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Posts from the ‘Georges Rodenbach’ Category

W.G. Sebald, Tacita Dean, Georges Rodenbach, Will Stone & More


A couple of weeks ago I called attention to an exhibition that had just opened in London called “Melancholia: A Sebald Variation.” Poet and translator Will Stone recently paid a visit to the Inigo Rooms of Somerset House and wrote a review of the exhibition for The London Magazine. “This exhibition constitutes a rare gift” to the viewer, he wrote. Unfortunately, the magazine doesn’t provide online access to non-subscribers, so I asked Will if I could reprint small portions of his piece.

According to Will, the exhibition is really “about destruction, or rather W.G. Sebald’s eponymous work On the Natural History of Destruction (1999) and the way melancholy alluringly affixes to these tragic scenes, which, once having leaked away the reality of their human suffering, become artistically aligned images whose visual message creates a space for new creativity.” Read more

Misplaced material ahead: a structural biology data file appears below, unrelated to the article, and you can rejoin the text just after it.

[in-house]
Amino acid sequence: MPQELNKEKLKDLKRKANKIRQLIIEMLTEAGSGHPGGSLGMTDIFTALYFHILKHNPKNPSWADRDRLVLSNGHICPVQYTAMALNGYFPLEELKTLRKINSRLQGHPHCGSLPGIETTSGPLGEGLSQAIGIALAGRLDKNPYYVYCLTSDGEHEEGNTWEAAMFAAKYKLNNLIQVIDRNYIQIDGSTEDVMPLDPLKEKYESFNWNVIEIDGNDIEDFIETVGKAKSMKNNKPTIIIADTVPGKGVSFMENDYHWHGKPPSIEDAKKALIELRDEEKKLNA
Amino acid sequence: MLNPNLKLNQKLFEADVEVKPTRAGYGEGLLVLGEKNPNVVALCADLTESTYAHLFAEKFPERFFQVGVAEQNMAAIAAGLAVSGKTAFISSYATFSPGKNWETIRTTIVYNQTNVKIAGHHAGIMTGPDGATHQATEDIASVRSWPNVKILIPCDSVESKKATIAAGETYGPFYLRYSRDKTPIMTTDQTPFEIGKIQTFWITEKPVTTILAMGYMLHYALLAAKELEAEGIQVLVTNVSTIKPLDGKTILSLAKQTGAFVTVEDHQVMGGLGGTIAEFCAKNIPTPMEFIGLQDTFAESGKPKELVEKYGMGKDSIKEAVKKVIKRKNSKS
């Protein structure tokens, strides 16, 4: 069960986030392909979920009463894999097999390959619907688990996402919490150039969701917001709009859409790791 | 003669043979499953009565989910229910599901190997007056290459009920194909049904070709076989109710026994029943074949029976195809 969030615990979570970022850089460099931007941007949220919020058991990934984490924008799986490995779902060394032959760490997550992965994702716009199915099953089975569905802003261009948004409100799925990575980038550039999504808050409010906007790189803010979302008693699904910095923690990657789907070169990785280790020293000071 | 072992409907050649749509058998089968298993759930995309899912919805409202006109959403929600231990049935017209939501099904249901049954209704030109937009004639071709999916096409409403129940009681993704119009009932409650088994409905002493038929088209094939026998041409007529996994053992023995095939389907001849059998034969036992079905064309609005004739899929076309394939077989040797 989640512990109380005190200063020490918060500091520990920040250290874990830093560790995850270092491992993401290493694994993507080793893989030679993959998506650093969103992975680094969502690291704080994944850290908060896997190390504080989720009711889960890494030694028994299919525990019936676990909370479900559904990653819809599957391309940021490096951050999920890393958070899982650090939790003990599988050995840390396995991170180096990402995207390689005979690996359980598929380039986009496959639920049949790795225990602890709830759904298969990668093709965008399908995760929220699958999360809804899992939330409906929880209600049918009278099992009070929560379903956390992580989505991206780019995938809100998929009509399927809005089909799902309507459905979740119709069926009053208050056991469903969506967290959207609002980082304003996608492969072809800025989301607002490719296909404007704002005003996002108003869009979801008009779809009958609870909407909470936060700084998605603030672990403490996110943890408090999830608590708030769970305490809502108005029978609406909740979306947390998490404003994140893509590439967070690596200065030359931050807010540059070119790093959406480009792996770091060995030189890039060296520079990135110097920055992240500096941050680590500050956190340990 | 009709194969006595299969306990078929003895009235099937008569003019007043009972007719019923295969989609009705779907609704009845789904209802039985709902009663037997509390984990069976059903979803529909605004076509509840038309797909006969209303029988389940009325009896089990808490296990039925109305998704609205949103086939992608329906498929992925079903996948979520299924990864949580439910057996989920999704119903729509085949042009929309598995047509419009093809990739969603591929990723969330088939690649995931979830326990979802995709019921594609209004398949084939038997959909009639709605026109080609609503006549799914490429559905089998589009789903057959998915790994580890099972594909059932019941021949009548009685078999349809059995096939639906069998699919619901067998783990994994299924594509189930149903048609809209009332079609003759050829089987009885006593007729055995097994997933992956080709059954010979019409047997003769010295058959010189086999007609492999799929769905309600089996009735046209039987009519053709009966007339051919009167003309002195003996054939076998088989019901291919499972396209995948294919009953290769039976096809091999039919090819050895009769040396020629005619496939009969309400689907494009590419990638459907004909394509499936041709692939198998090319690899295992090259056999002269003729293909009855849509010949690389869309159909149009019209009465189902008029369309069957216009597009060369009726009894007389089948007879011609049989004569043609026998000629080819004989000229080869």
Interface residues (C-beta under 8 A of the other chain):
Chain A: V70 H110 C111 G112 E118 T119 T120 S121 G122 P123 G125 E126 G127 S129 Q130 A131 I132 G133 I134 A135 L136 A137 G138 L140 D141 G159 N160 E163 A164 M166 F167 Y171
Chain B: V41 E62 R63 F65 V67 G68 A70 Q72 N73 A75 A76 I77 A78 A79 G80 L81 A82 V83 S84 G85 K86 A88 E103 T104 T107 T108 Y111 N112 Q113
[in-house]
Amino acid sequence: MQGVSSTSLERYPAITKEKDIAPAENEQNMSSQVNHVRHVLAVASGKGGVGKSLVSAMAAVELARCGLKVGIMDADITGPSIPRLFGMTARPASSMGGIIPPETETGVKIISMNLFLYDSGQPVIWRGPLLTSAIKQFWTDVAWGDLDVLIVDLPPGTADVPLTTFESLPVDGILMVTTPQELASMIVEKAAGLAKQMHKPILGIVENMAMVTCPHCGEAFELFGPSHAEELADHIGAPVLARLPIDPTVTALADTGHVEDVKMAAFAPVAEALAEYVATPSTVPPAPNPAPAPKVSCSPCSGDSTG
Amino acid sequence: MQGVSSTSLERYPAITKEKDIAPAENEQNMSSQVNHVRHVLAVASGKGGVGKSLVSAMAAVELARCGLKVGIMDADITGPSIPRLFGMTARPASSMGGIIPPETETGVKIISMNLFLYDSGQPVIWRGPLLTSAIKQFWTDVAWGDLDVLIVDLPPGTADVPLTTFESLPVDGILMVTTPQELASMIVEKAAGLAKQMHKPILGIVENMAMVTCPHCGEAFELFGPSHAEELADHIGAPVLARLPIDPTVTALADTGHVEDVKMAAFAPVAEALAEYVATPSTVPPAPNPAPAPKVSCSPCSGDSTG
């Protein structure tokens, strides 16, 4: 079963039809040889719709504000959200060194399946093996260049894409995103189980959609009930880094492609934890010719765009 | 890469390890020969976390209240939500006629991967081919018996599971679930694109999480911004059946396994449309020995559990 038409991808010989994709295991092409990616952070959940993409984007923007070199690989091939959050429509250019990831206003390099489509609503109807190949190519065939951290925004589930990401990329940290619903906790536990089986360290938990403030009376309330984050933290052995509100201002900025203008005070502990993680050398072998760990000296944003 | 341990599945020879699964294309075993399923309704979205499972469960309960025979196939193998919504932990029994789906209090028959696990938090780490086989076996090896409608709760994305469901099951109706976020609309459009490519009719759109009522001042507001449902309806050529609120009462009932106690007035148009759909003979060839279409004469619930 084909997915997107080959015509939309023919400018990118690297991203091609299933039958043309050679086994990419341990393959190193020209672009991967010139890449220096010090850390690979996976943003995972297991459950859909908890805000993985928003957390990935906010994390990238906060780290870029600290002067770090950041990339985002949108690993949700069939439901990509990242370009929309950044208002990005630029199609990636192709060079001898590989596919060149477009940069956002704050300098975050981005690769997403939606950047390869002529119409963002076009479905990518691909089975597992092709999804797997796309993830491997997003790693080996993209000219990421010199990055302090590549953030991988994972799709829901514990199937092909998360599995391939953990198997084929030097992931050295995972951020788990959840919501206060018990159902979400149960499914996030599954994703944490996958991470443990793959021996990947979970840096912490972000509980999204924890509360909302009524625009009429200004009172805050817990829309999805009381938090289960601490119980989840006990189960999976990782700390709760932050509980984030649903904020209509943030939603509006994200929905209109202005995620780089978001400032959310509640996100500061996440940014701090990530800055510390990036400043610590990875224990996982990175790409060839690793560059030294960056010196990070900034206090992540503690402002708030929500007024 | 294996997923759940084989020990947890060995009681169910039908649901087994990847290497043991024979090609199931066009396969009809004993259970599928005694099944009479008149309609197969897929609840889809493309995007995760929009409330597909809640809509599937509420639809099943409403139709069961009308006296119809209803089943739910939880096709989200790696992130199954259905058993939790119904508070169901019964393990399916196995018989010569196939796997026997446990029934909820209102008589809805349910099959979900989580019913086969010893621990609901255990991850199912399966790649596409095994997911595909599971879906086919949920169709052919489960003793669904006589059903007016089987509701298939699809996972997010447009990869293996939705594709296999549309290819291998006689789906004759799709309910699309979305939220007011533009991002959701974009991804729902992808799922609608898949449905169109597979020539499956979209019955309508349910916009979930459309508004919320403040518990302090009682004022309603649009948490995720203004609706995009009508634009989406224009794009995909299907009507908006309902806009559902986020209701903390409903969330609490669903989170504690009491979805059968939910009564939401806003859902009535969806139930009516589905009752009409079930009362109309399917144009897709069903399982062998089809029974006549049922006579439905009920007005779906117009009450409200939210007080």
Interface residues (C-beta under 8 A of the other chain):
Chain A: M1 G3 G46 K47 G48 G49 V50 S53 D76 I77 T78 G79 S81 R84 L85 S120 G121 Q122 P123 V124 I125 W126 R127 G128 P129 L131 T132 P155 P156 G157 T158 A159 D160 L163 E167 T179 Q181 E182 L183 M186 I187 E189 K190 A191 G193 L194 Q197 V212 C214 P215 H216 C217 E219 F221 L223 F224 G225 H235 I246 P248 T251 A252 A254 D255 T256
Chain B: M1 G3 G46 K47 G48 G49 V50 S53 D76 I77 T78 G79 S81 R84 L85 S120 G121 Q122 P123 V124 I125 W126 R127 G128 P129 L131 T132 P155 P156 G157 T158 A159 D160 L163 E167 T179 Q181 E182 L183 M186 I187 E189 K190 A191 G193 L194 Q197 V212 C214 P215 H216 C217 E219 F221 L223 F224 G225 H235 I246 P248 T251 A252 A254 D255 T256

Photography and Literature Film Series

Source Photography Literature Cover

In conjunction with their forthcoming issue # 75 on  “Photography and Literature,” Source Photographic Review is putting up seven related films on their website – one every Friday from August 9 through September 20.  More details on the issue and the films can be seen here.

Friday August 9
Bruges-la-Mort (16 minutes)
A Symbolist book about a man obsessed with his dead wife, and fascinated by a dancer who resembles her. Thought to be the first photographically illustrated novel (1892). Film includes interviews with Clive Scott, French professor and Will Stone, a poet / translator who illustrated the most recent translation of the book with his own photographs.

Friday August 16
Austerlitz (30 minutes)
WG Sebald’s last novel, like its predecessors, is illustrated with mysterious photographs. Sebald scholar Jonathan Long visits locations featured in the book and explores how the photographs correspond to (or conceal) reality. Clive Scott, Sebald’s former colleague, recalls conversations with the author about the book. Michael Brandon-Jones, the technician who prepared Sebald’s manuscripts for publication, talks about how the books were arranged and the different sources of the visual material they contain. Read more